We don’t want to be a “private drive” we just desire to have folks passing through at speeds resembling the speed limit.

        With the issues you’ve read about here, can you blame us for requesting speed humps (remember, these are wholly different that “speed bumps”)
        Your promise to “honk every time you drive over a speed hump” I mean, come on, why contribute negatively to our issue? Where is the open minded, kind and considerate Evanston that I’ve loved all my life? Why the threats?

        1. Speed humps
          I must have missed the explanation – why can’t you have speed humps on this stretch of Asbury?

          1. Apathy & Dissention
            This two block of Asbury at its northern tip received city permission to install speed humps. But, apparently we didn’t get enough “pro” responses to the mailer asking for resident support. Because they were confidential, we are only speculating that there were many who simply didn’t respond and a few stalwarts who declined because….well, I can’t imagine why anyone would oppose this.
            –these increase property value by decreasing traffic
            –improve safety for the dozens of kids who play in our “front yard” community
            –decrease collisions against our mirrors & car sides when speeders decide to shoot the gap in the tight street with parking on both sides
            –and don’t increase property taxes

      2. Are you kidding?
        Let me get this straight – are you actually advocating driving up to 13 miles per hour over the speed limit on a residential street? You must be a very unhappy individual to show such contempt for residents that are simply trying to protect our children. Even if the police had such a policy (which they don’t), that doesn’t make speeding right.

  13. Why not direct through traffic to Ashland?
    With construction on Isabella & Sheridan, many cars look for a pass through from Isabella to Central. Using Asbury is the most illogical choice for anyone but the residents of those 2 blocks. Why doesn’t the city direct traffic to Ashland? On Ashland between Isabella and Central, there is parking only on one side of the street, making travel far smoother. There are also no houses, no children playing, and very little traffic other than the few people who park on that street. This route yields the exact same number of stop lights, exact same distance, but far quicker. Wouldn’t this be logical? Wouldn’t this make drivers and residents happy? Emergency vehicles use Ridge, Green Bay or Ashland–those routes just make sense. So why wouldn’t we install speed humps, or even stop signs at every block on Asbury between Isabella & Central to discourage traffic and encourage it on the three far more logical routes?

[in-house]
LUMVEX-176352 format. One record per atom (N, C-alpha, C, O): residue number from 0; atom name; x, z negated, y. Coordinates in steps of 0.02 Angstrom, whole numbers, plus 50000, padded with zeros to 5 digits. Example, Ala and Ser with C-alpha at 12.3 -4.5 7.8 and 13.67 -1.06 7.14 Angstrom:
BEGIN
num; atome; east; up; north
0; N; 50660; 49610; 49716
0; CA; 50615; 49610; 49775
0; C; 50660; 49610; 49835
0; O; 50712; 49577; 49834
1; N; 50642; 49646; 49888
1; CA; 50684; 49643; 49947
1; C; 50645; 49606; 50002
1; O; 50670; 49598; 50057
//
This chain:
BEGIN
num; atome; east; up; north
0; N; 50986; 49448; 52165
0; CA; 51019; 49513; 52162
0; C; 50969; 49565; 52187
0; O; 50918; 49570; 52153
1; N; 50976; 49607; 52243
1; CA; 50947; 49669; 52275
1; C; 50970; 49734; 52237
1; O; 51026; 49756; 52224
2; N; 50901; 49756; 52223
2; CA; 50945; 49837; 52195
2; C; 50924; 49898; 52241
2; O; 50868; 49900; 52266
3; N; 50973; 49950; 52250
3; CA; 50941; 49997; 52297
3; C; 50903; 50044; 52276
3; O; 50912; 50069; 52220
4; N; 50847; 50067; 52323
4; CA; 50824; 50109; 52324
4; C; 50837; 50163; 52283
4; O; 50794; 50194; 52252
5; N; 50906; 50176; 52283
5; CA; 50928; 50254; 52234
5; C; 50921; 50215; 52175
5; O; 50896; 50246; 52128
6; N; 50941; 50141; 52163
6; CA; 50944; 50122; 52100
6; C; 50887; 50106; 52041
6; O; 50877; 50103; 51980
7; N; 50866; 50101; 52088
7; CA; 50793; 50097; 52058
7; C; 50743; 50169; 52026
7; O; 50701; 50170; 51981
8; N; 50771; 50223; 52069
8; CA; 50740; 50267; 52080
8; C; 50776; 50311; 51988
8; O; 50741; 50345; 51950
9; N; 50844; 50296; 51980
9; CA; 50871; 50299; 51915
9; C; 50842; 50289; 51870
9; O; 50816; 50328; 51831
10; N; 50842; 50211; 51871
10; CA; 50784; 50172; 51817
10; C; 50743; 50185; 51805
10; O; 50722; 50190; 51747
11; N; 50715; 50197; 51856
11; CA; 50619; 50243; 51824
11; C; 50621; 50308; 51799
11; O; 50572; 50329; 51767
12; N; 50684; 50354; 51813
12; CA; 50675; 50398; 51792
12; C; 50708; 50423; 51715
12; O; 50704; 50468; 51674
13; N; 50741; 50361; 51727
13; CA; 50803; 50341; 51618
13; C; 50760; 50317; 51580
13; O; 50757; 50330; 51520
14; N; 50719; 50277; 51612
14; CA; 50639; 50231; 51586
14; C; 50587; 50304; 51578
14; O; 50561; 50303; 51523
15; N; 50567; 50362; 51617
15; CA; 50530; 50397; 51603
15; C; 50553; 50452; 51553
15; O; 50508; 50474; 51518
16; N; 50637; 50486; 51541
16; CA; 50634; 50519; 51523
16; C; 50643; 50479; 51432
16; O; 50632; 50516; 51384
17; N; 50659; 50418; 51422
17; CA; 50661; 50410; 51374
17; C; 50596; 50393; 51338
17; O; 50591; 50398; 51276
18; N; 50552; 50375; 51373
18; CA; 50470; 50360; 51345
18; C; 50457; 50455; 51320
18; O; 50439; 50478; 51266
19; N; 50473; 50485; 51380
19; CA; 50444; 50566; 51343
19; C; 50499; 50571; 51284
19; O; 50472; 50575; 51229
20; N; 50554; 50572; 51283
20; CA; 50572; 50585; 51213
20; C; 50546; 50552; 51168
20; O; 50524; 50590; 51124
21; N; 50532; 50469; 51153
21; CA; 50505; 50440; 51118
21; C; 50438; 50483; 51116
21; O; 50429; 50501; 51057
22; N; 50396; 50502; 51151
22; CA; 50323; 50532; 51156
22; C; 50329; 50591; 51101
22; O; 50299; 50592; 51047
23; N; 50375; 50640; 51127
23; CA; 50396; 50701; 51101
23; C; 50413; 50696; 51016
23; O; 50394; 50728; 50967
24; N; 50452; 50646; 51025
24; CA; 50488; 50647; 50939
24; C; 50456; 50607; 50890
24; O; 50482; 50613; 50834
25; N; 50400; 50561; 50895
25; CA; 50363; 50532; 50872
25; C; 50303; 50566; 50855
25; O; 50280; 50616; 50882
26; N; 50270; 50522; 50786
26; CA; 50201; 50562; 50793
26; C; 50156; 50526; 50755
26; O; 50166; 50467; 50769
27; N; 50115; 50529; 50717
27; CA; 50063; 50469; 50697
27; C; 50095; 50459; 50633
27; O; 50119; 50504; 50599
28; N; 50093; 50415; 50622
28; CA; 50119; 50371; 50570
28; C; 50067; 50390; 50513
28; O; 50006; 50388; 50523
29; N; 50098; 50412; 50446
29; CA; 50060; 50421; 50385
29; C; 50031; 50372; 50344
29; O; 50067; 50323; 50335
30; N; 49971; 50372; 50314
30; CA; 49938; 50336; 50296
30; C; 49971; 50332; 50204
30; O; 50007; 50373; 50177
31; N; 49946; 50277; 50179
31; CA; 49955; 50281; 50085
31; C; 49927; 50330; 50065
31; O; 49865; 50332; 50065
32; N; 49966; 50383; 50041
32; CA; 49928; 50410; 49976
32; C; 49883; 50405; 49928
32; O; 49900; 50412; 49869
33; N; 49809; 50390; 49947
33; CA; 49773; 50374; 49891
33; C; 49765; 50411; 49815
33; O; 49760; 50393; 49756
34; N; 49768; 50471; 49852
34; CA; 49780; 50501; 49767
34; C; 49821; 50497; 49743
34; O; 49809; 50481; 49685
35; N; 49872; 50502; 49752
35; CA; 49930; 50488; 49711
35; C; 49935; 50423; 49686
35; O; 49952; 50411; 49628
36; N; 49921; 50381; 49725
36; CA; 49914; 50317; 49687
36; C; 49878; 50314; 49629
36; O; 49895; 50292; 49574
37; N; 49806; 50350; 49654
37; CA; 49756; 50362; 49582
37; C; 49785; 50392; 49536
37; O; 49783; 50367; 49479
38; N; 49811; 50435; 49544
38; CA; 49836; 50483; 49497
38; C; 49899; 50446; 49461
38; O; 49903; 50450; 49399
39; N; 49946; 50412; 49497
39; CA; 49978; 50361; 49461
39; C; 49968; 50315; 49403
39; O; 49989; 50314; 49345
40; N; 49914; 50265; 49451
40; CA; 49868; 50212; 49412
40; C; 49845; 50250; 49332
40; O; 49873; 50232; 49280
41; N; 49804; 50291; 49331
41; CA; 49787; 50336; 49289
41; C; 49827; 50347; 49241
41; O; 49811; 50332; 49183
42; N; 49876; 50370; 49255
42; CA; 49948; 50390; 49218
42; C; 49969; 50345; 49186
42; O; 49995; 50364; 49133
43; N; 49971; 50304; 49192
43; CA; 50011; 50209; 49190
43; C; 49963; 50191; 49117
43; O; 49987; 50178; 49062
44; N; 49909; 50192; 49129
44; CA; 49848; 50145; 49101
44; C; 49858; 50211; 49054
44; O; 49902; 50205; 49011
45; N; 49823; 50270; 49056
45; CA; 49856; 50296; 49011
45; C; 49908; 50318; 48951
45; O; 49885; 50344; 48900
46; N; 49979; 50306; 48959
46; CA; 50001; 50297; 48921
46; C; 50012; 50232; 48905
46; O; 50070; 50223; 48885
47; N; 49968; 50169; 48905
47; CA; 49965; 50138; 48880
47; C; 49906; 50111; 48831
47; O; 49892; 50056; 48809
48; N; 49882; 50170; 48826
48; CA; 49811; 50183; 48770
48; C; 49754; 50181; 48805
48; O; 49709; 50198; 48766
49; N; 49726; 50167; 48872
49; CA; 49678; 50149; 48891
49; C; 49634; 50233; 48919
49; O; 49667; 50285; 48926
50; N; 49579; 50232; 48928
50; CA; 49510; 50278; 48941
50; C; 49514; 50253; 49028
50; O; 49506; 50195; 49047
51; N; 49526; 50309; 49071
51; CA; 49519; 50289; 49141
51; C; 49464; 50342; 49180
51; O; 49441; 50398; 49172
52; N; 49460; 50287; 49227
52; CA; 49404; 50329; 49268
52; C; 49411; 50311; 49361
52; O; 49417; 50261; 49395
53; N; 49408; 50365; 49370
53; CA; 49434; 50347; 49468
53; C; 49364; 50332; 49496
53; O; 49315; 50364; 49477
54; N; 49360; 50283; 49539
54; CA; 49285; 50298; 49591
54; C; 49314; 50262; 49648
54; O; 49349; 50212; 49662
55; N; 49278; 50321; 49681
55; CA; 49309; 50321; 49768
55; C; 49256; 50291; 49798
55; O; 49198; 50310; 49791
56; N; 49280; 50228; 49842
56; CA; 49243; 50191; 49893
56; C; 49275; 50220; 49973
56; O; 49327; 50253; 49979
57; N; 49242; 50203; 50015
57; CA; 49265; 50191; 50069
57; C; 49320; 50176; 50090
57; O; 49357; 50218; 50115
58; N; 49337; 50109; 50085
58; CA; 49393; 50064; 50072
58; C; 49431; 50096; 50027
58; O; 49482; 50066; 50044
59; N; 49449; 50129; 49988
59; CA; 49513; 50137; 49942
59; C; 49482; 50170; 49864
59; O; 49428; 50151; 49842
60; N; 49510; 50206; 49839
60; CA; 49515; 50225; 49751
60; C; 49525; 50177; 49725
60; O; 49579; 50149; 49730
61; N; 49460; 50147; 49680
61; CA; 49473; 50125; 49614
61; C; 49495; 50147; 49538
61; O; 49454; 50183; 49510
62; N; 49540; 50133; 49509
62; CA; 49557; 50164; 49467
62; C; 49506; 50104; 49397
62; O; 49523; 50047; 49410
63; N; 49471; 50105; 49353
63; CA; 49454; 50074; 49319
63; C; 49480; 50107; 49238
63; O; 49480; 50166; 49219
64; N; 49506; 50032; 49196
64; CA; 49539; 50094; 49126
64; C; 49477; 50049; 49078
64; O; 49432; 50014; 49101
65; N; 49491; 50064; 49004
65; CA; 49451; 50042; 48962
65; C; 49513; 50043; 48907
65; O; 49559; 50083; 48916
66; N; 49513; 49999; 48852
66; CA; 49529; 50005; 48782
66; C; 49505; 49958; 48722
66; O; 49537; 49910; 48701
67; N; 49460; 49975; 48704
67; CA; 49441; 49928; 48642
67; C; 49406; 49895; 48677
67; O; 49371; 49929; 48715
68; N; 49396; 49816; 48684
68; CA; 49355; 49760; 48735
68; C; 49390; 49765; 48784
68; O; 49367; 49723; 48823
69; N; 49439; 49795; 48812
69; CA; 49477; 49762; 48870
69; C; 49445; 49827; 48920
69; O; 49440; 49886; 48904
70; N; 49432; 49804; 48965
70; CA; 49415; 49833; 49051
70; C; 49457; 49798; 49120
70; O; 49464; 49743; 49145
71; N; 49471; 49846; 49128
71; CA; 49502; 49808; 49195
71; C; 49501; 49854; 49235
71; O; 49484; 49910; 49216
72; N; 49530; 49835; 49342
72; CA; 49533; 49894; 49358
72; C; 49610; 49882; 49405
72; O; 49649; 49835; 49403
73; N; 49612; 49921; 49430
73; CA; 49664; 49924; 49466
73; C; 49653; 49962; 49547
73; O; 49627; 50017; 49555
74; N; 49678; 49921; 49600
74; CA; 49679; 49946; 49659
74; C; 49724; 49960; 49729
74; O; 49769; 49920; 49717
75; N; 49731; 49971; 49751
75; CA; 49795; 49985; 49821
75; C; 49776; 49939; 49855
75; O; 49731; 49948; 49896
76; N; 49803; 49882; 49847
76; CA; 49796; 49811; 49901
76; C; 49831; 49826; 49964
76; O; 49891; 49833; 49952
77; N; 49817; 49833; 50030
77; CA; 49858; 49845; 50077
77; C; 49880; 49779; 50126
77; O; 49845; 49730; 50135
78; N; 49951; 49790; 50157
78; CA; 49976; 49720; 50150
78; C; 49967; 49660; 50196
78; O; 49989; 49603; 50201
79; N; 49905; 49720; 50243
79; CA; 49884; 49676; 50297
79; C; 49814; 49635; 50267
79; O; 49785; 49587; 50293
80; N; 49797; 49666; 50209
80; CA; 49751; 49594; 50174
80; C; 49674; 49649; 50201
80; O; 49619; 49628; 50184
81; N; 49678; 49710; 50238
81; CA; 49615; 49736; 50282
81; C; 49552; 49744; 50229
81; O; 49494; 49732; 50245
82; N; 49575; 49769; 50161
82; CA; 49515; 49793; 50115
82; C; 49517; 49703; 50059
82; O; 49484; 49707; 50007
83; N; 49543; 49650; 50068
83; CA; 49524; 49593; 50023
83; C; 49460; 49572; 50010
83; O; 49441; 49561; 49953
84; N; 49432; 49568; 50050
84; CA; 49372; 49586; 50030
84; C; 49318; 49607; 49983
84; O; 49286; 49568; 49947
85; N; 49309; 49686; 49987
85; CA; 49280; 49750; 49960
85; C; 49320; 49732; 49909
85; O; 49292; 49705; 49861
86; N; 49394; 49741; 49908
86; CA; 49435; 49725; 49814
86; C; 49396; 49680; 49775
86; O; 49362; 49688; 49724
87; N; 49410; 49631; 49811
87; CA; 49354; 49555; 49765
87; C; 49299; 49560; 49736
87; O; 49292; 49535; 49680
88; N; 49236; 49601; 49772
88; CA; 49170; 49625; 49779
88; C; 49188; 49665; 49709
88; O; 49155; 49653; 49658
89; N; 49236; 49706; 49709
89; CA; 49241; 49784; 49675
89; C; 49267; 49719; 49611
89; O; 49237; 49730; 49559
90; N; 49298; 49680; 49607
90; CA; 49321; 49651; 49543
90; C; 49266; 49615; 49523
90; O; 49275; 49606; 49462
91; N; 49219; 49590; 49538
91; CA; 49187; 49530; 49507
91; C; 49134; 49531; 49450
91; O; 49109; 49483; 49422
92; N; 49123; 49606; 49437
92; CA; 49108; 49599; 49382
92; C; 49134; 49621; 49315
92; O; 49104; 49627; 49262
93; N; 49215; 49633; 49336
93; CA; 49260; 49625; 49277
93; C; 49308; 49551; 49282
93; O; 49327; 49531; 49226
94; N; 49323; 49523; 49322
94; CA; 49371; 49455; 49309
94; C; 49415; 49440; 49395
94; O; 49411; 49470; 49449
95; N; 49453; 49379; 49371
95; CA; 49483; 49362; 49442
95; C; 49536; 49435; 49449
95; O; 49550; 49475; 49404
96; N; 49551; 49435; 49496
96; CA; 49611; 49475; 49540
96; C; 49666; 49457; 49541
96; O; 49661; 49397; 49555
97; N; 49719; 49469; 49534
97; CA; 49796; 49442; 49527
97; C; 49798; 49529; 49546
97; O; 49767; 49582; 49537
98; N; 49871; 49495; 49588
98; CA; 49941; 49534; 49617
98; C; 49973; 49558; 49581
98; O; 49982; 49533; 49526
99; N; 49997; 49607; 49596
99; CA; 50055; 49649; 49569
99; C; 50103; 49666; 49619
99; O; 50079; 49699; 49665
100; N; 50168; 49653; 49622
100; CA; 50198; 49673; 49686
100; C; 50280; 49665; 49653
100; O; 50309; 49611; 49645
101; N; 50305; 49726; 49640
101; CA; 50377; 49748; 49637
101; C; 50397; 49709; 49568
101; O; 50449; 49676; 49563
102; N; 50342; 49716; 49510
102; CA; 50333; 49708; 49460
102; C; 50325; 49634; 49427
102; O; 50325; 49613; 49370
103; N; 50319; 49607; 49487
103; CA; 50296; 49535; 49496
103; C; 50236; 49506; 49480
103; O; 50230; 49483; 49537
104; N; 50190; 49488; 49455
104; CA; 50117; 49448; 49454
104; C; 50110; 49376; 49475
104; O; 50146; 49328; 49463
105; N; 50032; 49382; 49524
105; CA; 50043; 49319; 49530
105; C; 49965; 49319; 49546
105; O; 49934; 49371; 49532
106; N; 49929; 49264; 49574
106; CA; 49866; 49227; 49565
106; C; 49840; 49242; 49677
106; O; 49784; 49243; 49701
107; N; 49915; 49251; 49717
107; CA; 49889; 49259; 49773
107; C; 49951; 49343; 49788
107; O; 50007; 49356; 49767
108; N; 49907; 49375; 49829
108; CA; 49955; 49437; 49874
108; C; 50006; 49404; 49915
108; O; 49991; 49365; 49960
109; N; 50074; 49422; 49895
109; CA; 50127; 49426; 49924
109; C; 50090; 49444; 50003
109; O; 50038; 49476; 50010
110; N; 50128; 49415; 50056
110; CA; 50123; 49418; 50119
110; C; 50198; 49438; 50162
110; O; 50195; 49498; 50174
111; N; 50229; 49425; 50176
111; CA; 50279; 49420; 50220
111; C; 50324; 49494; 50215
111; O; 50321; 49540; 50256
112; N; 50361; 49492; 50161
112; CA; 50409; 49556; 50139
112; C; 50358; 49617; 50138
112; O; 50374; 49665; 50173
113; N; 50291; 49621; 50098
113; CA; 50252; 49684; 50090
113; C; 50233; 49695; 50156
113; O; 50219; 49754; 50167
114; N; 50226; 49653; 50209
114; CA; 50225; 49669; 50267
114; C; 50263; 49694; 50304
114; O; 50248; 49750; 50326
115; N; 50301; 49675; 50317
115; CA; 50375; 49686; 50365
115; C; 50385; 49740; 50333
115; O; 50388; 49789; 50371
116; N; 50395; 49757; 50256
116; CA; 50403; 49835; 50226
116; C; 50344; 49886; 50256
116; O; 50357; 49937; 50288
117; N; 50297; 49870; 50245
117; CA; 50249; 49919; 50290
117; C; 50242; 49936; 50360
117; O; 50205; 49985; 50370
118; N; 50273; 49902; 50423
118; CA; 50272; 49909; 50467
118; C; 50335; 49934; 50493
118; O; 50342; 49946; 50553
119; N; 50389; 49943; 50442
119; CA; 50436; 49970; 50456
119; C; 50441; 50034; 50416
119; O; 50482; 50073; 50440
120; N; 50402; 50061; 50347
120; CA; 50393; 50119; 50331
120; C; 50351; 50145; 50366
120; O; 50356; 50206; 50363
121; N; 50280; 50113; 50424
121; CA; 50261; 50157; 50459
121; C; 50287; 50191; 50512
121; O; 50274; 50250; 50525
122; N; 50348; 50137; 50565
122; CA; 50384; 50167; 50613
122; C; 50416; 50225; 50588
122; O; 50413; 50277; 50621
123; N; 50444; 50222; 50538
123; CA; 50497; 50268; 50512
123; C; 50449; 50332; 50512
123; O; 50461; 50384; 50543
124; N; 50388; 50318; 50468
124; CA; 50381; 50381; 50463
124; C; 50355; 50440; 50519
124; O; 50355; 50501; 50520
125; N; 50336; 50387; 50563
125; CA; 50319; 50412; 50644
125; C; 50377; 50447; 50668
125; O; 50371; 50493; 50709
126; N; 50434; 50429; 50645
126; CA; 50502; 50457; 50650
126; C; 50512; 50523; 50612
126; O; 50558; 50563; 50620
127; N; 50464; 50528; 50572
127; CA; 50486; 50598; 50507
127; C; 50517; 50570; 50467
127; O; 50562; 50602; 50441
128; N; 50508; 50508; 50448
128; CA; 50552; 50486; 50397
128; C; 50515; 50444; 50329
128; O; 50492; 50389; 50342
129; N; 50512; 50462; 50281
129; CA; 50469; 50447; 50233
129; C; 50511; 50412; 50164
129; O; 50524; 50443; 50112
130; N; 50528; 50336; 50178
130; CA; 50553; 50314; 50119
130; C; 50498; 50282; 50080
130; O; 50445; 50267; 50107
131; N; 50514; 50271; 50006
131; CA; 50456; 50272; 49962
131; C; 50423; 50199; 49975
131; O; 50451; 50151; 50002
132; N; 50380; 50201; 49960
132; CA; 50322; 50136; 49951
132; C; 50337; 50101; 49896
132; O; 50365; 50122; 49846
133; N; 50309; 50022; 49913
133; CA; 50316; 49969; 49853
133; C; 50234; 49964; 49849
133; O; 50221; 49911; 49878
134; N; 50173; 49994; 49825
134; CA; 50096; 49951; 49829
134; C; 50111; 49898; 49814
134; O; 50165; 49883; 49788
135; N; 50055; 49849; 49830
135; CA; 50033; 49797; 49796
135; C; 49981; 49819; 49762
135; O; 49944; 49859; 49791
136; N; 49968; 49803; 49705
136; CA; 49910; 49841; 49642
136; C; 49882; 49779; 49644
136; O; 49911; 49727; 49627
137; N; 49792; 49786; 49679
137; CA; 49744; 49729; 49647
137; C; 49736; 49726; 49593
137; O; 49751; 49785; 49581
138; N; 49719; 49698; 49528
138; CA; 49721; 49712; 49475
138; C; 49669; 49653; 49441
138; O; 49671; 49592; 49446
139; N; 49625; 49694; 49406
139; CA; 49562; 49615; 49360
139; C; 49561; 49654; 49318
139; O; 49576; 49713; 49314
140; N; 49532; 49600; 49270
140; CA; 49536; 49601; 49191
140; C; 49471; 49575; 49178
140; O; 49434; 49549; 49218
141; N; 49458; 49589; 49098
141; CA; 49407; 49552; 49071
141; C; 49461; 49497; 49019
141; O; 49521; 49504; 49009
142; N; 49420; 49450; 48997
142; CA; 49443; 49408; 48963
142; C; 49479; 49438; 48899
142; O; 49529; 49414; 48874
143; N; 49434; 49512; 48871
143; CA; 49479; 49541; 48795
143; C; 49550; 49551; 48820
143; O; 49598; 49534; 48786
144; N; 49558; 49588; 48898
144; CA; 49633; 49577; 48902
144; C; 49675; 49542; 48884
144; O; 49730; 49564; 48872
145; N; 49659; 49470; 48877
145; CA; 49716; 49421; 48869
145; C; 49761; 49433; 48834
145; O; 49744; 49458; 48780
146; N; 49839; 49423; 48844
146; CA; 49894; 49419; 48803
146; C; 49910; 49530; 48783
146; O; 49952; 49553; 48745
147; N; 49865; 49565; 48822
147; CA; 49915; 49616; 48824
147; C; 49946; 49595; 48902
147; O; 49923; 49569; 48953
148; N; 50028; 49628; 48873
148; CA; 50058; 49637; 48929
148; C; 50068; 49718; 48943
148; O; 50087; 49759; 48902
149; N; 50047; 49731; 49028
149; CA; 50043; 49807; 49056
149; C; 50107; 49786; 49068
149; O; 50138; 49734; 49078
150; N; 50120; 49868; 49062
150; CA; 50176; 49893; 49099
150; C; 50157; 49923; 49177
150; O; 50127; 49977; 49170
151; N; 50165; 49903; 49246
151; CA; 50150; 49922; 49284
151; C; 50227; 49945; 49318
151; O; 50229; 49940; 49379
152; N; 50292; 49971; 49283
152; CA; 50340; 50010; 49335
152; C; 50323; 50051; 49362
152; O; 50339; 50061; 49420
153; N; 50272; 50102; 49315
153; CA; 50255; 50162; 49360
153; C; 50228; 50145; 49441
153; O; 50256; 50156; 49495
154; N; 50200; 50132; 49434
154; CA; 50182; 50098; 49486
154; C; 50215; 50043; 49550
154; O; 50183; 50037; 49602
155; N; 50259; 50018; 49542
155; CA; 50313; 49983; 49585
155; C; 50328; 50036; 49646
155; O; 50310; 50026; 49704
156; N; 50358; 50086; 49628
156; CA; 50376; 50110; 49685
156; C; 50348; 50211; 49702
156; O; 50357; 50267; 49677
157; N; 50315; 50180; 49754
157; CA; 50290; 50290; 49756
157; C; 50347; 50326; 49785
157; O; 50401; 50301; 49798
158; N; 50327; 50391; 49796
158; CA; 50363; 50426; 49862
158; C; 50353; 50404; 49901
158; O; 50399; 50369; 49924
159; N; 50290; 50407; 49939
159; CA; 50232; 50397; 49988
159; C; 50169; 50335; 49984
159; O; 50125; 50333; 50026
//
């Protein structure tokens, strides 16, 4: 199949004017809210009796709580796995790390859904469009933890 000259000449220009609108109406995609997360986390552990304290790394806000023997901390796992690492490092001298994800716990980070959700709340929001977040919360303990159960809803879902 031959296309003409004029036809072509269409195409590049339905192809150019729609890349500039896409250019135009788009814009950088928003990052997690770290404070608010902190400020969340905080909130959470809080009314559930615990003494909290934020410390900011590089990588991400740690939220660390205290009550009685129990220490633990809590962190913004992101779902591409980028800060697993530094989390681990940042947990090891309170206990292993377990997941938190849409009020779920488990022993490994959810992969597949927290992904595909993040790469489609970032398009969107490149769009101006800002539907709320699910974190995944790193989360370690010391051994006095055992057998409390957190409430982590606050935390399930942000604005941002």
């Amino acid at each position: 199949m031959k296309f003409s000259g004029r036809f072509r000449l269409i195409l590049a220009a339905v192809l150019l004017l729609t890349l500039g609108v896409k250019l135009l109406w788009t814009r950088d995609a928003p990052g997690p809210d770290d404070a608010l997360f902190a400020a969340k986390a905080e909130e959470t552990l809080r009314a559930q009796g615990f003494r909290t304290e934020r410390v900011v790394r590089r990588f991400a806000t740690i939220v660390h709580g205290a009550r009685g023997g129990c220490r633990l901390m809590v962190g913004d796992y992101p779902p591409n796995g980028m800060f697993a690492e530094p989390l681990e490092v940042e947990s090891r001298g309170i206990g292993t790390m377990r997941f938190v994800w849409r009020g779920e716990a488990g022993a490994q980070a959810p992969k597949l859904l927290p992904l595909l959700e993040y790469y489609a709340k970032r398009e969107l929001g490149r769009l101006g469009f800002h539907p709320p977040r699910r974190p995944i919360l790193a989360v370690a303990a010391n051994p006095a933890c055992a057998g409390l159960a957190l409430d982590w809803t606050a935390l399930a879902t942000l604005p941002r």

14. The Ridge Avenue construction is almost over.
    That part of Asbury and Isabella is busy because of the Ridge Avenue construction. Now the Evanston and Wilmette street construction is finally coming to a end.

    I found Asbury street was the best way to get through Evanston. Thank you for your patience, remember we all have to go through street repairs.

    Have a cold drink and chill out now, the traffic will come to a slow down next month.You live one block from Ryan Field. What are you going to do when the Rolling Stones play there in July?

  15. Want your Indy sign back?
    Hey Asbury Neighbors! Your “Indy” sign is on the 1700 McDaniel just north of Church Street. Apparently Evanston has a city-wide speeding issue…not to mention coveting neighbor’s possessions…

  16. Who can get speed bumps ? Politcally Connected ?
    Several years I went to City Hall and asked about a speed bump for our alley and was directed to the person who handles them. I was told the city no longer installs speed bumps because of fear of lawsuits.
    Well why have so many been installed then ? Including bumps on Poplar north of Livingston—not exactly a main route—and replaced when broken. The houses are away from the street and thus pose little danger.
    However my alley has garages right on the alley which are almost blind spots for people trying to exit them and has many children on the block—-and esp. at that time drivers taking a short-cut going well over 20 mph.. I told him this but he did not care.
    I assume someone politally connected live on the streets [like Poplar] who can get what they want.

Leave a comment
The goal of our comment policy is to make the comments section a vibrant yet civil space. Treat each other with respect — even the people you disagree with. Whenever possible, provide links to credible documentary evidence to back up your factual claims.

Your email address will not be published.